We Hide Behind 140-Characters

mac laptop, iPad, and iPhone

(The social media fangirl in me never thought I’d write these words, but as you grow, so do your thoughts, and 140-characters simply isn’t enough.)

I’m guilty of writing the highlights of my life out in Facebook statuses, curious as to how many people might tap a little button to give it a “like.” I’ve crammed beautiful instances into measly tweets, stuffing the moments of my daily living into a cramped 140-characters and releasing it out into the internet. I’ve even captured moments with the perfect camera angle, only to slap a filter on them with the perfect exposure and contrast levels.

We’ve all been here: living life through a screen.

We are a people who crave technological acceptance. We are constantly clutching our smart phones in our hands, waiting for a moment that might rise us to YouTube fame or to jot down a blog post that might make it to the top page of Google’s search results. Our happiness can be boosted by the number of likes on Facebook; we envy others by the perfect Instagram feeds. We shove the good moments of our lives into social media when they deserve to be treasured in ways so much bigger than that.

Don’t you think that we hide behind 140-characters? That we only let others view the bright moments of our days, and we swallow the dark and gloomy times to make it appear that we’ve got it all together? That we curate the beautiful things and hide away the nitty gritty, real things that make us so utterly human?

If we’re all so busy curating a life that looks good to others, are we really living a life full of good? heart

I can tell you firsthand that happiness isn’t hidden in the 43 likes that the picture of your new car received. It’s not hidden in a post that your favorite 20-something blogger posted. It’s not in the midst of a photo of a sunset with an earlybird filter. Happiness is in experiences that happen when you forget about trying to look good electronically. heart It’s in a freshly brewed pot of coffee when you’re sitting across the table from your best friend. It’s in a long-distance phone call to your college roommate that lasts until three in the morning. It’s in the strokes of your mother’s penmanship when you pull her letters out of the mailbox. It’s rustling through the trees during long car rides with the windows down and the radio up. You can find happiness all around you, but I can assure you, it’s not inside your smart phone.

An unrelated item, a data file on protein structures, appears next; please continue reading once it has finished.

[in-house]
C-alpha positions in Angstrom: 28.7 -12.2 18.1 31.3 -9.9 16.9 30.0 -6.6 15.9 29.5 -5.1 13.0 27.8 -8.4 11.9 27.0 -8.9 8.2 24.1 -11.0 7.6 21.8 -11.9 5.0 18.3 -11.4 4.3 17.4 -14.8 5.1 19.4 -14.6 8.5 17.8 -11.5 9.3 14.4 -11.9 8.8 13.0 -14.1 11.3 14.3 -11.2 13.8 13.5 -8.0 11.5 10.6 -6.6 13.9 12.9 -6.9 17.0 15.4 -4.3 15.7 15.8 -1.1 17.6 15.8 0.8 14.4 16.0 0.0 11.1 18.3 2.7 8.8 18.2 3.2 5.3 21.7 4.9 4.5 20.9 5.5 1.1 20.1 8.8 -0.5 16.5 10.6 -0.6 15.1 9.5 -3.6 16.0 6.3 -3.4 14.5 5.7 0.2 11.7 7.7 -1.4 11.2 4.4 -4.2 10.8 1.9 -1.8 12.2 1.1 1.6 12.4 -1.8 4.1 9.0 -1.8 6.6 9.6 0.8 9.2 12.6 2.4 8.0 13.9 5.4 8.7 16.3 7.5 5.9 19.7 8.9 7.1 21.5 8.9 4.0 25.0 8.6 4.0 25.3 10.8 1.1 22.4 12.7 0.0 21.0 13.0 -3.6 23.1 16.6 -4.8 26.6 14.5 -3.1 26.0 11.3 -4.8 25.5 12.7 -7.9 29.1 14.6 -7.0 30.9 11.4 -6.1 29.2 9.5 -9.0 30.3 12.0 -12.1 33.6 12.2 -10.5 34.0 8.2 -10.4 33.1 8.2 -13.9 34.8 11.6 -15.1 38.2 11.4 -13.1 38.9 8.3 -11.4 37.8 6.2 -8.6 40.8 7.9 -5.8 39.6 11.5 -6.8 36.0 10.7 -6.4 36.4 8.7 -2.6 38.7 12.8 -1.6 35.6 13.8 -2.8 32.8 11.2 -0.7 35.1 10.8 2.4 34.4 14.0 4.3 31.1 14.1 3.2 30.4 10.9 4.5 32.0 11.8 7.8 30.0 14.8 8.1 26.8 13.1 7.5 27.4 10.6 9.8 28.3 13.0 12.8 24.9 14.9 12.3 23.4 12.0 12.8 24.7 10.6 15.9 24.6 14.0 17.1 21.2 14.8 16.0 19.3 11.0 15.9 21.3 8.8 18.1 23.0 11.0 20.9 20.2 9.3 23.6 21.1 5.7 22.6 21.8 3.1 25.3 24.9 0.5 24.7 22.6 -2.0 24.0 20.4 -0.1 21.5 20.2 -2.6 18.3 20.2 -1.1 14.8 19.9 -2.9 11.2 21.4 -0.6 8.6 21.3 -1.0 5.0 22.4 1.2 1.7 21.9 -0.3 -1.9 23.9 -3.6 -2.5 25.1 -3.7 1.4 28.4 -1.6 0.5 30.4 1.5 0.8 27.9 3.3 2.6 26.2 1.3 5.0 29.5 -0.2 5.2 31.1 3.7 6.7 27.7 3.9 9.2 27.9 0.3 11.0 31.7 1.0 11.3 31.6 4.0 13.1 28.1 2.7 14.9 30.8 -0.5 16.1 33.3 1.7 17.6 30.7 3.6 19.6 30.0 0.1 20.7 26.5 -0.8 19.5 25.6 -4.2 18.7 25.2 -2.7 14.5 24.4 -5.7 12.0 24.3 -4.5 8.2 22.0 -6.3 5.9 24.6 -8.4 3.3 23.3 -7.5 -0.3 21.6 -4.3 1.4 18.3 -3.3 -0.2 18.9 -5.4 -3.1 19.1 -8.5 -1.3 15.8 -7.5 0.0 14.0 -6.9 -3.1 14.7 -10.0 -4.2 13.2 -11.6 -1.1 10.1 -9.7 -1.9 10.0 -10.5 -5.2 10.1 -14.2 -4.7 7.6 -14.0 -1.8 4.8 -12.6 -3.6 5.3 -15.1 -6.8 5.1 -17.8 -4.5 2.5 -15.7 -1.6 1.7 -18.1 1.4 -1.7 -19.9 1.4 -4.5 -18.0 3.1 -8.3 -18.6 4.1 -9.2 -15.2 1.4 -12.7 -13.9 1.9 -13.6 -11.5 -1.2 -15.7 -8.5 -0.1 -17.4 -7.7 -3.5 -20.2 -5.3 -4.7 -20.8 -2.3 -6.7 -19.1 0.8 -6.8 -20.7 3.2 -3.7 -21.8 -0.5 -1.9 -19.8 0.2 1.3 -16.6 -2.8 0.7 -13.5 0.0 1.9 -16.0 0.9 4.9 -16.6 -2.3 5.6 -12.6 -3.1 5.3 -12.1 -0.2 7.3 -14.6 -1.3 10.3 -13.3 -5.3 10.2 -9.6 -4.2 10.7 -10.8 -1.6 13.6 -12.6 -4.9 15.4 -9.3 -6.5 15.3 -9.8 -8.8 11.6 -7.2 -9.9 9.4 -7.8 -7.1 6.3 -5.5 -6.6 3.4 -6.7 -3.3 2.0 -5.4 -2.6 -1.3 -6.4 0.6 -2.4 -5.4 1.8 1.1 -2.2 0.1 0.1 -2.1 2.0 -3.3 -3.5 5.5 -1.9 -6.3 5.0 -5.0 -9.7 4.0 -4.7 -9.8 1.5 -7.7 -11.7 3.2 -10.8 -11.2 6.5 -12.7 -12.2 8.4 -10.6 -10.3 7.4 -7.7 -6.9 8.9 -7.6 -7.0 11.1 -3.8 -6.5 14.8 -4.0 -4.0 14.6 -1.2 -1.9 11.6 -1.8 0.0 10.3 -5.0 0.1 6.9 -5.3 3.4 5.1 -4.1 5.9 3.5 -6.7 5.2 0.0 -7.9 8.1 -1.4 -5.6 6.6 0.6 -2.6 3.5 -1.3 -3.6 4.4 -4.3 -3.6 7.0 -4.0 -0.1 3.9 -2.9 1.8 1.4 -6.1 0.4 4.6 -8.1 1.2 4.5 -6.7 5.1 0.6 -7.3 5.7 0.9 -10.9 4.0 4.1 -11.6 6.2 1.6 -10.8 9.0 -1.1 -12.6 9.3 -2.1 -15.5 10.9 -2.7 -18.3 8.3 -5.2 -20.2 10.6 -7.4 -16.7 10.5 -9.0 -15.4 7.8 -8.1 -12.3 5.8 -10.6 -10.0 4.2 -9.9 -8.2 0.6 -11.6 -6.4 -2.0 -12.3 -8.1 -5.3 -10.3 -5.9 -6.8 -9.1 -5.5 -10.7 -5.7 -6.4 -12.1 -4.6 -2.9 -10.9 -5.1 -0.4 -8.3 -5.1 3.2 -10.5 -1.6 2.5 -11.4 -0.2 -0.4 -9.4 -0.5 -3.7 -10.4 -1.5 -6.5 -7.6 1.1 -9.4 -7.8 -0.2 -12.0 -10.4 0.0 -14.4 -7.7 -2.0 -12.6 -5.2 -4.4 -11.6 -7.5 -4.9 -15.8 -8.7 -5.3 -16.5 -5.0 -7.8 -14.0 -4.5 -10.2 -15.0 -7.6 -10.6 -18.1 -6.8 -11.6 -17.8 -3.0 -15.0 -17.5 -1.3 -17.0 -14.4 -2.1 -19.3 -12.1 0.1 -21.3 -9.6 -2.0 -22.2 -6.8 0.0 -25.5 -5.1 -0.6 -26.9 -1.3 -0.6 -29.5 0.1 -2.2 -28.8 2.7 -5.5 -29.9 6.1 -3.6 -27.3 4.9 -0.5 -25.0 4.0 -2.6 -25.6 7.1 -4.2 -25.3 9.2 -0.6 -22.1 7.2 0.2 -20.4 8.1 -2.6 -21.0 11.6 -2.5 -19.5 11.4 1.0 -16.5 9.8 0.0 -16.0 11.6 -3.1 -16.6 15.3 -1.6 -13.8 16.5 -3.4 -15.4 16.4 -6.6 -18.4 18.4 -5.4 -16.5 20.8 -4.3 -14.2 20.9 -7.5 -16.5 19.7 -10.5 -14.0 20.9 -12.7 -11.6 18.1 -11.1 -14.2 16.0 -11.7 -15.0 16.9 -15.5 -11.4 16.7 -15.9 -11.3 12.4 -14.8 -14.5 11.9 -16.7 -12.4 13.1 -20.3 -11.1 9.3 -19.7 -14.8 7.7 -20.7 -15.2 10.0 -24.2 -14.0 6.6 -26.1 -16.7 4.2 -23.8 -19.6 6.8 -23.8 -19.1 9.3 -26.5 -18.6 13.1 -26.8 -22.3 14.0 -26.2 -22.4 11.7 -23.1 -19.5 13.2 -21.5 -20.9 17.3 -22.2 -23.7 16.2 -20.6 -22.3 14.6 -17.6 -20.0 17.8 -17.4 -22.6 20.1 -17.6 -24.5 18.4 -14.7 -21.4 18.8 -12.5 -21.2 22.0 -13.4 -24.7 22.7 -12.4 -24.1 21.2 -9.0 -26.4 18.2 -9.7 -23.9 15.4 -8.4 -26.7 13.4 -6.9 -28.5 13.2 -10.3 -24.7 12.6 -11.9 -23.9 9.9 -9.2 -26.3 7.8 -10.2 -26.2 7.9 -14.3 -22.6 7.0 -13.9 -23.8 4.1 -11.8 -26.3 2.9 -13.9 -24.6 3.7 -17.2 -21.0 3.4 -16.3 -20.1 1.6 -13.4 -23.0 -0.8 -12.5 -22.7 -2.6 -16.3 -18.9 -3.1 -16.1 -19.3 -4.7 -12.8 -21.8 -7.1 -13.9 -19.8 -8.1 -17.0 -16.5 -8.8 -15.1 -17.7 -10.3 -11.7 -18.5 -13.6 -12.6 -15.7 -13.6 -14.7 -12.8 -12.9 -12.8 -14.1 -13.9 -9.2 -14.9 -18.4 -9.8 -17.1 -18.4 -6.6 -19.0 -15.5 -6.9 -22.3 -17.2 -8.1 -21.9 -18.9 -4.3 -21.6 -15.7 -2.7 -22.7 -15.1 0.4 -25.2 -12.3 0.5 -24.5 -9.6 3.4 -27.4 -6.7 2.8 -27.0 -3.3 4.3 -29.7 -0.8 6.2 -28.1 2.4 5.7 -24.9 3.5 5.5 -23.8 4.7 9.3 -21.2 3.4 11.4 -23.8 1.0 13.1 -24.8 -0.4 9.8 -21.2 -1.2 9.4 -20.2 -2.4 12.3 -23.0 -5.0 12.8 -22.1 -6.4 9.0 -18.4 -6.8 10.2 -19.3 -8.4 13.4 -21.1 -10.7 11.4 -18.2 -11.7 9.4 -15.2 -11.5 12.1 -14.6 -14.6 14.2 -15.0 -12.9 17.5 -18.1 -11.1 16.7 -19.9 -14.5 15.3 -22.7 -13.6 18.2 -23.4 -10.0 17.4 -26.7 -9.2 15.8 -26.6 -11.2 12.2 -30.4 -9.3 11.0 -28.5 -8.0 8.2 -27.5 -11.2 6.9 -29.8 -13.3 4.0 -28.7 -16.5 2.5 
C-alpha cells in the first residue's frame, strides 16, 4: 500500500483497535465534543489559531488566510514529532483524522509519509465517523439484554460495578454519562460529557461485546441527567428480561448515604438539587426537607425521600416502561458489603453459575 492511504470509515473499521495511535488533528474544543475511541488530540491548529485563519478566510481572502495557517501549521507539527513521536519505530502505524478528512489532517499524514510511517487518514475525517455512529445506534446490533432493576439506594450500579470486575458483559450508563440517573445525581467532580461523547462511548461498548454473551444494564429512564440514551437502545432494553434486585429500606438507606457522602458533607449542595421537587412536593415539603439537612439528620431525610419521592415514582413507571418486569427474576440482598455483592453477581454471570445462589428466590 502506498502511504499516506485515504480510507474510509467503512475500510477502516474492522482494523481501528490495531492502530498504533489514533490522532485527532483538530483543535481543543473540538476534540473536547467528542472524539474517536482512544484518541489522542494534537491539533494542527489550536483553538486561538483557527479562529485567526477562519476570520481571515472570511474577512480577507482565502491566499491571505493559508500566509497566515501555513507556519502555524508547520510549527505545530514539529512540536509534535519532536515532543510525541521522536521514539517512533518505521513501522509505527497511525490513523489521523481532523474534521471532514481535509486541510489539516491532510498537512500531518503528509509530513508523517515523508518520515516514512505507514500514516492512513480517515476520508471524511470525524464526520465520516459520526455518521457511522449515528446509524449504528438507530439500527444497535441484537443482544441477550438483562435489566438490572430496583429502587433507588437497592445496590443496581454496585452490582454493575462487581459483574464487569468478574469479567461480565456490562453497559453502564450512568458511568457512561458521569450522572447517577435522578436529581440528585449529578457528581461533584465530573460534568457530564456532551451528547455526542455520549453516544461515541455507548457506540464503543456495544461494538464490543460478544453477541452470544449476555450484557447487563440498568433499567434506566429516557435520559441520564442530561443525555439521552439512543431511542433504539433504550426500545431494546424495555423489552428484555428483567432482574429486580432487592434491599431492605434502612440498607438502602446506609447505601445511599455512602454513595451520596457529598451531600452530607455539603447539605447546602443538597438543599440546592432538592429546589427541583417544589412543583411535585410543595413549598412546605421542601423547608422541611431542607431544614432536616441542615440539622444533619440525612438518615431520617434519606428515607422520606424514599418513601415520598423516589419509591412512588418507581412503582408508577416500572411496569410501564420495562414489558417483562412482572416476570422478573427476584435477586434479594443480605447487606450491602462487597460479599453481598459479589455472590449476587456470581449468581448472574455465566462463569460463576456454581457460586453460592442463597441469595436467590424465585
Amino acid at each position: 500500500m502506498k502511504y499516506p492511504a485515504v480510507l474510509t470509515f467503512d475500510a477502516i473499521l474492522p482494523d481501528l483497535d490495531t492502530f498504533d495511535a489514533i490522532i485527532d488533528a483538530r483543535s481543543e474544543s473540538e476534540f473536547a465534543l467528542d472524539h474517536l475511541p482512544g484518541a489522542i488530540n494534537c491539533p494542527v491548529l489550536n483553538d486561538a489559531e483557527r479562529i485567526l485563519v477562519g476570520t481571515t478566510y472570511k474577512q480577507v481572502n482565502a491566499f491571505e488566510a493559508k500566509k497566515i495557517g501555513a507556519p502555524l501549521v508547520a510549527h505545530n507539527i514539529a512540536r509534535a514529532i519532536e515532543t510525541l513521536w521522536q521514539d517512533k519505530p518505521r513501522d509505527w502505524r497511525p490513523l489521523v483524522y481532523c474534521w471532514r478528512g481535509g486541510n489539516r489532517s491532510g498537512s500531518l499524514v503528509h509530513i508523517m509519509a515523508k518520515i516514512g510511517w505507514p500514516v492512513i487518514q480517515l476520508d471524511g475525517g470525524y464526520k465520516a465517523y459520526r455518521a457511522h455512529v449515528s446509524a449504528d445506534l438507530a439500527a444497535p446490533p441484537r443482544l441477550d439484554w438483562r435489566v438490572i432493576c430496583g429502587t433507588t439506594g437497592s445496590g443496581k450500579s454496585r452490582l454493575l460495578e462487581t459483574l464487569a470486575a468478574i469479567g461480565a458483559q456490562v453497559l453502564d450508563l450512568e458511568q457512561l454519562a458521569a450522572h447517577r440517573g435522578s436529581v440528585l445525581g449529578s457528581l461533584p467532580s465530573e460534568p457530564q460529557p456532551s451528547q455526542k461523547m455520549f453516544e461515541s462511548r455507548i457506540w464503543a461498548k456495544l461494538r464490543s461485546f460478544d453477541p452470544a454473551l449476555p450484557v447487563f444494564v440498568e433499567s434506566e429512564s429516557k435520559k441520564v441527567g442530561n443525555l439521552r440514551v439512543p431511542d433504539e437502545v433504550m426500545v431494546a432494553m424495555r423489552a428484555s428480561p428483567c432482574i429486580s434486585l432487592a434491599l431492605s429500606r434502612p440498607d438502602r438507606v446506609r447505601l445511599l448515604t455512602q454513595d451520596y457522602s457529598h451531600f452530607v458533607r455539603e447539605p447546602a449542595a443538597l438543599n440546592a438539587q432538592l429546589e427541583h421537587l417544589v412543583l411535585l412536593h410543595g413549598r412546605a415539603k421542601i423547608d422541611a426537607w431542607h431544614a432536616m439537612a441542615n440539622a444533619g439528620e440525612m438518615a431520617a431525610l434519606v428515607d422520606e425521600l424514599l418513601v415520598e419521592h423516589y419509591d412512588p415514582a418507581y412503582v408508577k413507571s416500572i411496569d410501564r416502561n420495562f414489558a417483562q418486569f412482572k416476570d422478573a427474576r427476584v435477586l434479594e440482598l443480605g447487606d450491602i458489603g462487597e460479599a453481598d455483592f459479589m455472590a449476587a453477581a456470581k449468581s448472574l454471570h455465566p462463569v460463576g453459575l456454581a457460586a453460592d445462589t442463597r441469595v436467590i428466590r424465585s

This is a lesson I’m slowly learning, too. I can’t tell you the number of times a day where I impulsively reach for my iPhone, even when a Mockingjay call hasn’t been emitted from its speakers (yup, that’s right, Rue’s whistle is my text tone). But there is a way to let go. We are capable of forgetting about being connected to just enjoy life at its finest and purest for a few hours.

Instead of continuing to simply “curate” my life, I’m going to “cultivate” it. I’m going to dig into the muddy waters and experience it to its fullest capacities, to live richly and deeply and be fully present in each moment, because what greater gift do we have than purely existing?

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11 thoughts on “We Hide Behind 140-Characters

  1. Sara,
    I so love your writing, the way you paint such an evocative picture with your words. We definitely need more than 140 characters to create and share our stories. I think the richness of our lives lies in the muddy waters. This is where we spend our time and do the work that needs to be done. I so detest the like button on Facebook. I think it is the worst thing ever. I made a promise to myself that when I read something that moves me, inspires me to not hit like and run. The words you write and the stories you curate matter to me. I had a dear friend of mine pass away at the age of 19 after a twelve year battle with Leukemia. Kelly lived her life, always fully present to the experience and richness of life, never limiting her experience to 140 characters or less.

    1. Ross, your words are so honest here. Thank you for expressing your thoughts! I completely agree that the richness of our lives lies in the muddy waters— we should learn to embrace every little detail of our everyday’s to the fullest. I am so sorry to hear about your friend Kelly, but she sounds like an inspiration to you, for certain. I hope she continues to shine a light on you in your everyday.

  2. I agree with Ross. I am an extremely visual and texual person, so I appreciate the draw of (ugh, pardon this pun) self-escreen. But your final sentence is an excellent point. It’s tough to do, sometimes, because it means leaving my little rut in the road to look in the ditch once in a while–where I actually walked by a deer this morning. But I guess that most worthwhile things we don’t do enough are hard!

    1. Thanks for reading, Adam! Completely agree with your last sentence— the most worthwhile things are hard, but they are so WORTH it in the end. We just have to constantly push ourselves to get there.

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